I'm curious to know if their voltage is a genuine variable analog or pwm'd digital?
For any particular device you need to check the datasheet but in my experience all digital pots are switched resistor networks, so no trouble with any analog signal that is within the supply rails and within the bandwidth of the device. That particular pot has quite high stray capacitance on its analog terminals, note, so it doesn't stay linear much past the audio range, especially the 100k part.
The component is from Analog Devices, all you'll need will be here, http://www.analog.com/en/digital-to-analog-converters/digital-potentiometers/ad5206/products/product.html
The AD5204/AD5206 provide 4-/6-channel, 256-position digitally controlled variable resistor (VR) devices. These devices perform the same electronic adjustment function as a potentiometer or variable resistor. Each channel of the AD5204/ AD5206 contains a fixed resistor with a wiper contact that taps the fixed resistor value at a point determined by a digital code loaded into the SPI-compatible serial-input register. The resistance between the wiper and either endpoint of the fixed resistor varies linearly with respect to the digital code transferred into the VR latch.
contains a fixed resistor with a wiper contact that taps the fixed resistor
Does that mean that there's actually a moving wiper inside there?- 6 in fact- just like on a mechanical pot? If so, what moves it?
think of it as a long chain of resistors and a big analog mux, at the bottom of the page I linked there is all the documentation you need.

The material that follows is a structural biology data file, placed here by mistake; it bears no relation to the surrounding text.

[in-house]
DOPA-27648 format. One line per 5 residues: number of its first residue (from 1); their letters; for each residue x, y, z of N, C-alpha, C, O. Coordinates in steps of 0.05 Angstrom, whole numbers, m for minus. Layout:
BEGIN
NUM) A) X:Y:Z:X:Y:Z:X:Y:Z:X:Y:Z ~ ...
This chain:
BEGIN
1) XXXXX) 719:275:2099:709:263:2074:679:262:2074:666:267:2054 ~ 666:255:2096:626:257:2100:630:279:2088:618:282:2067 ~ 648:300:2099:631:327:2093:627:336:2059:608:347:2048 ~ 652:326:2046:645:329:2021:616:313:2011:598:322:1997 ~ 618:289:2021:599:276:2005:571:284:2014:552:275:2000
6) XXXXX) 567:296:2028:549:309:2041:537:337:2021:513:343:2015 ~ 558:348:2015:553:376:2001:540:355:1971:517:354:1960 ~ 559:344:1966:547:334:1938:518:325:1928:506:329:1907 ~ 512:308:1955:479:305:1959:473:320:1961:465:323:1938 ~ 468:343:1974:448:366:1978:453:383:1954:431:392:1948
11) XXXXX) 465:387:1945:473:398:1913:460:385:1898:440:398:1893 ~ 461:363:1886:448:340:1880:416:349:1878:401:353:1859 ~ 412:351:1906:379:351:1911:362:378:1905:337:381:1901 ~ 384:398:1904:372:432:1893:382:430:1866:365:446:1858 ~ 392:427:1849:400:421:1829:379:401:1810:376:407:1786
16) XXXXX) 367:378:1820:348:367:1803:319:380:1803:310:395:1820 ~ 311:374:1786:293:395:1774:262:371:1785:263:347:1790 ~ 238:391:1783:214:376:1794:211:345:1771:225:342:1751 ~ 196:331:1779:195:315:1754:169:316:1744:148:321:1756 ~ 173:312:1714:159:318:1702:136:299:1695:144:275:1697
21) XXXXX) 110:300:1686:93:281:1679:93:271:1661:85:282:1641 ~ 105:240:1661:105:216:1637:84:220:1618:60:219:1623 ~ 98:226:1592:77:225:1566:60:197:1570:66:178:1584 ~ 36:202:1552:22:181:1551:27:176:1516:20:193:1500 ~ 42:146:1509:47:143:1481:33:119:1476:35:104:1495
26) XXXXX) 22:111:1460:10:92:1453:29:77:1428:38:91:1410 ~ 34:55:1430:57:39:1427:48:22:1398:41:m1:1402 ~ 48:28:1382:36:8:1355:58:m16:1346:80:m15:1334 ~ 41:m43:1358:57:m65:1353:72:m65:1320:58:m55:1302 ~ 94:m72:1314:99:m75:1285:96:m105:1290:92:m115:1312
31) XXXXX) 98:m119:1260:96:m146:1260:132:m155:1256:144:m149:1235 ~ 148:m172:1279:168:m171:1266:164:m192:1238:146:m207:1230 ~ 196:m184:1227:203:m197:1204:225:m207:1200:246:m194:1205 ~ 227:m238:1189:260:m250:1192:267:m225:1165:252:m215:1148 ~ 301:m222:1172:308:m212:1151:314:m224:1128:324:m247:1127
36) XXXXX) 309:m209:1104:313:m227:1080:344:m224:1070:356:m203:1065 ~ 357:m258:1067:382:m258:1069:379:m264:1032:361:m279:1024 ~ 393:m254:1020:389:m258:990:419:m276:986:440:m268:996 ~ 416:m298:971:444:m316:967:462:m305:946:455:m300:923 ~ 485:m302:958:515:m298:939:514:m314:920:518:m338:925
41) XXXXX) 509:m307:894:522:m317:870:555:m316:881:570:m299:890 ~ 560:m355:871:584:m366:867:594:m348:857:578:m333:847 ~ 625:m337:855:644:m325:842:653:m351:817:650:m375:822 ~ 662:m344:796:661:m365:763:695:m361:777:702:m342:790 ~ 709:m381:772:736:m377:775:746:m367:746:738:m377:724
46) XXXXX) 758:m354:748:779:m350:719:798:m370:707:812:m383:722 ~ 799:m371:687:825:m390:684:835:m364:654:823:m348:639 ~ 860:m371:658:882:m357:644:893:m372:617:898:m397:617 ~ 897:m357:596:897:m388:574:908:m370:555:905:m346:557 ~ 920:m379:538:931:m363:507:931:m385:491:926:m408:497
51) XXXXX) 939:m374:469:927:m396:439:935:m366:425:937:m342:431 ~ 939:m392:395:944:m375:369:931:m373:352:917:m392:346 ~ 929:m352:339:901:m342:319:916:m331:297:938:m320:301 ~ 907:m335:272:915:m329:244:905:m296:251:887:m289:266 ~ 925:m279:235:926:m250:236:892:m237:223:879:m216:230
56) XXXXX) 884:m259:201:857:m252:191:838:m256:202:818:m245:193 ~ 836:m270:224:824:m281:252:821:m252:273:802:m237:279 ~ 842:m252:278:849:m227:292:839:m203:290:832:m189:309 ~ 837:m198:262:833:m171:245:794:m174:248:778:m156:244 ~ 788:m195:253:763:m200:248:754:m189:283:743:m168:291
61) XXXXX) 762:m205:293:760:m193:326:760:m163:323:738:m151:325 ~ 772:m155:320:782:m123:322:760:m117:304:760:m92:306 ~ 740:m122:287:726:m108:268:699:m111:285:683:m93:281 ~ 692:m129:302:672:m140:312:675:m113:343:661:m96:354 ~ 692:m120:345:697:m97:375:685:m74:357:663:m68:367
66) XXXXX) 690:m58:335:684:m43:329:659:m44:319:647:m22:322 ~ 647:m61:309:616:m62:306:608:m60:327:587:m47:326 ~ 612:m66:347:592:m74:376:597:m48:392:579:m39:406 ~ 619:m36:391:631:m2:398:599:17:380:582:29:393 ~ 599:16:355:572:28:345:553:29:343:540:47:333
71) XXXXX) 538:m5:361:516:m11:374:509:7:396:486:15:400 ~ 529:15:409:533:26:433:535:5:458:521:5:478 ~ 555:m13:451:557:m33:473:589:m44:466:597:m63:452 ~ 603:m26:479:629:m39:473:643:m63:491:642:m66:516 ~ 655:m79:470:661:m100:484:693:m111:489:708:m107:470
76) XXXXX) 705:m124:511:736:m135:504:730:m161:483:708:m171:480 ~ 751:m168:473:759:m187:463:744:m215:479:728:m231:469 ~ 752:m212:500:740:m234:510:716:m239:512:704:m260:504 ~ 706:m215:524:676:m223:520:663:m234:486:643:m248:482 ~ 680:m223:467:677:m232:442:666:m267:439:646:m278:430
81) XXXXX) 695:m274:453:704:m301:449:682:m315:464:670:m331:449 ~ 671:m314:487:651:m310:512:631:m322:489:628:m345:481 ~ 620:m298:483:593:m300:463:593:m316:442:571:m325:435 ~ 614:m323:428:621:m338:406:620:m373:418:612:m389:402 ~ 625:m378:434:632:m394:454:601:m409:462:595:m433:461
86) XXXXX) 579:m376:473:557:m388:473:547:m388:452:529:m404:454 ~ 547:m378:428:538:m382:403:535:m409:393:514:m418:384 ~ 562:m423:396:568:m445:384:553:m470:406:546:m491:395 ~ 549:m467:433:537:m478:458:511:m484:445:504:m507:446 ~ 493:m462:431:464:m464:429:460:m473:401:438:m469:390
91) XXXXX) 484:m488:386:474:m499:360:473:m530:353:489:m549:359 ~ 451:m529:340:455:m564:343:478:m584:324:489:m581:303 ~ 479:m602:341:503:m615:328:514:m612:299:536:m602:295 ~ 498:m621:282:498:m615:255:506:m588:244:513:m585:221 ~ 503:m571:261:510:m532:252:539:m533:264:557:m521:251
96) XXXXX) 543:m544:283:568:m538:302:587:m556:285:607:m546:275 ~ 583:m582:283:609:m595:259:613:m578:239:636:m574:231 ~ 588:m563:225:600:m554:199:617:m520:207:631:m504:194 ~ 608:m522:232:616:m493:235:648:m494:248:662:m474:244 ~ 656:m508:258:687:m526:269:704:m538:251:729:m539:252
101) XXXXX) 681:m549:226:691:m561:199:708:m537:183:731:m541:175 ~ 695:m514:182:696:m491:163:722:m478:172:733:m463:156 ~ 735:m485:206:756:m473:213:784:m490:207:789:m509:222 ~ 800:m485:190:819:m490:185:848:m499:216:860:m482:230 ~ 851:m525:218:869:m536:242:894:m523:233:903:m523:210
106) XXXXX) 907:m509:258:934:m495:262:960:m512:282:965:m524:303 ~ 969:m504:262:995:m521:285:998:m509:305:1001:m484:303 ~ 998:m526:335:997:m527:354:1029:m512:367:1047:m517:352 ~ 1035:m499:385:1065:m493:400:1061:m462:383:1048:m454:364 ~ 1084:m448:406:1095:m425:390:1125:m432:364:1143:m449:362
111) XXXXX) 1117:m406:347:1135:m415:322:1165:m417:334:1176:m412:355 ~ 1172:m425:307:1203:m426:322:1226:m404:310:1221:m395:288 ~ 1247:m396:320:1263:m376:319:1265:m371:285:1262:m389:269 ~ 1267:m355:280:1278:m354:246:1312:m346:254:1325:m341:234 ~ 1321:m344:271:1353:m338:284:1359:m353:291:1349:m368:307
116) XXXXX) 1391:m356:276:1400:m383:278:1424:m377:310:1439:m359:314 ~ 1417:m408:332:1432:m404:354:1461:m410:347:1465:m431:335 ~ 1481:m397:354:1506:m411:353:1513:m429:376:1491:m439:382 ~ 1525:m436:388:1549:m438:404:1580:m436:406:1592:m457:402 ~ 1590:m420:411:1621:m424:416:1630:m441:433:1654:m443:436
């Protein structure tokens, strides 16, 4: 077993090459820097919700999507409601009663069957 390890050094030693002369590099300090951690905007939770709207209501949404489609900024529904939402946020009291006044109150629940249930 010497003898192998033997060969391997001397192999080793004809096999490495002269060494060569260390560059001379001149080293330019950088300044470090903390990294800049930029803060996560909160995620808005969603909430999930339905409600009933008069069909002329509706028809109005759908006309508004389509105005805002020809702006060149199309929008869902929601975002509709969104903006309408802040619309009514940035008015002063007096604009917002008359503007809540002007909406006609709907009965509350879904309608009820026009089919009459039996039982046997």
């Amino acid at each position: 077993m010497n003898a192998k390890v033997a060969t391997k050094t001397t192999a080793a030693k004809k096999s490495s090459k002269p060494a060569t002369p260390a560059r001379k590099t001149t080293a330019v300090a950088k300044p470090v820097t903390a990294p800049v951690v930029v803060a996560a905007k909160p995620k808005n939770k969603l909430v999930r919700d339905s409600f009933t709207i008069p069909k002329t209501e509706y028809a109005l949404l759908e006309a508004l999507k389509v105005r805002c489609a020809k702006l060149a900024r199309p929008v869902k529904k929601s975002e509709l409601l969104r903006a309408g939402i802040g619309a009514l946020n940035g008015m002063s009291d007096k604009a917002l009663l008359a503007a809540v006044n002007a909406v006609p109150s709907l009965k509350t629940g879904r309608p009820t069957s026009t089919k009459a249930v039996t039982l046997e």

It is analog, but is limited to the number of steps that the chip supports. This means they dissipate heat due to the real resistance. There are a number of resistors in the chip that are switched in or out. I found this document by Microchip that explains it all in detail:
Basics of Digital Potentiometers
Digital potentiometers (Figure 2) were introduced in the market after the mechanical potentiometer. The digital potentiometer is fabricated using the same silicon technology used in active analog and digital integrated circuits use. This device comprises a combination of segmented resistive elements and on-chip switches.
The resistive elements are manufactured using standard p-type silicon diffusions. Each resistive element can be switched from one side to the other side of the wiper using a serial digital command.
The digital potentiometer exhibits the same fundamental operation as the mechanical potentiometer with one primary exception. The wiper position is digitally programmed with a microcontroller. This style of adjustment allows the designer to adjust circuit performance dynamically using a digital controller. The additional programmability provides a solution where human intervention is not required. With this “hands-off” programmability, the digital potentiometer offers significant flexibility for a variety of applications.
Because this system is digital, the number of wiper positions is no longer infinite. For example, Microchip’s MCP41XXX and MCP42XXX family of potentiometers are all 8-bit and have 256 unique linear positions along the total resistive element.
It's a resistor ladder where each output can be switched on. Pretty straightforward to build one with discrete components.
The switches being CMOS analog switches (a.k.a. transmission gates), not little mechanical switches!
They can be made to mimic a DAC also. Perhaps not as linear as a "real" DAC and because of the finite wiper resistance would need a buffer with a high input impedance.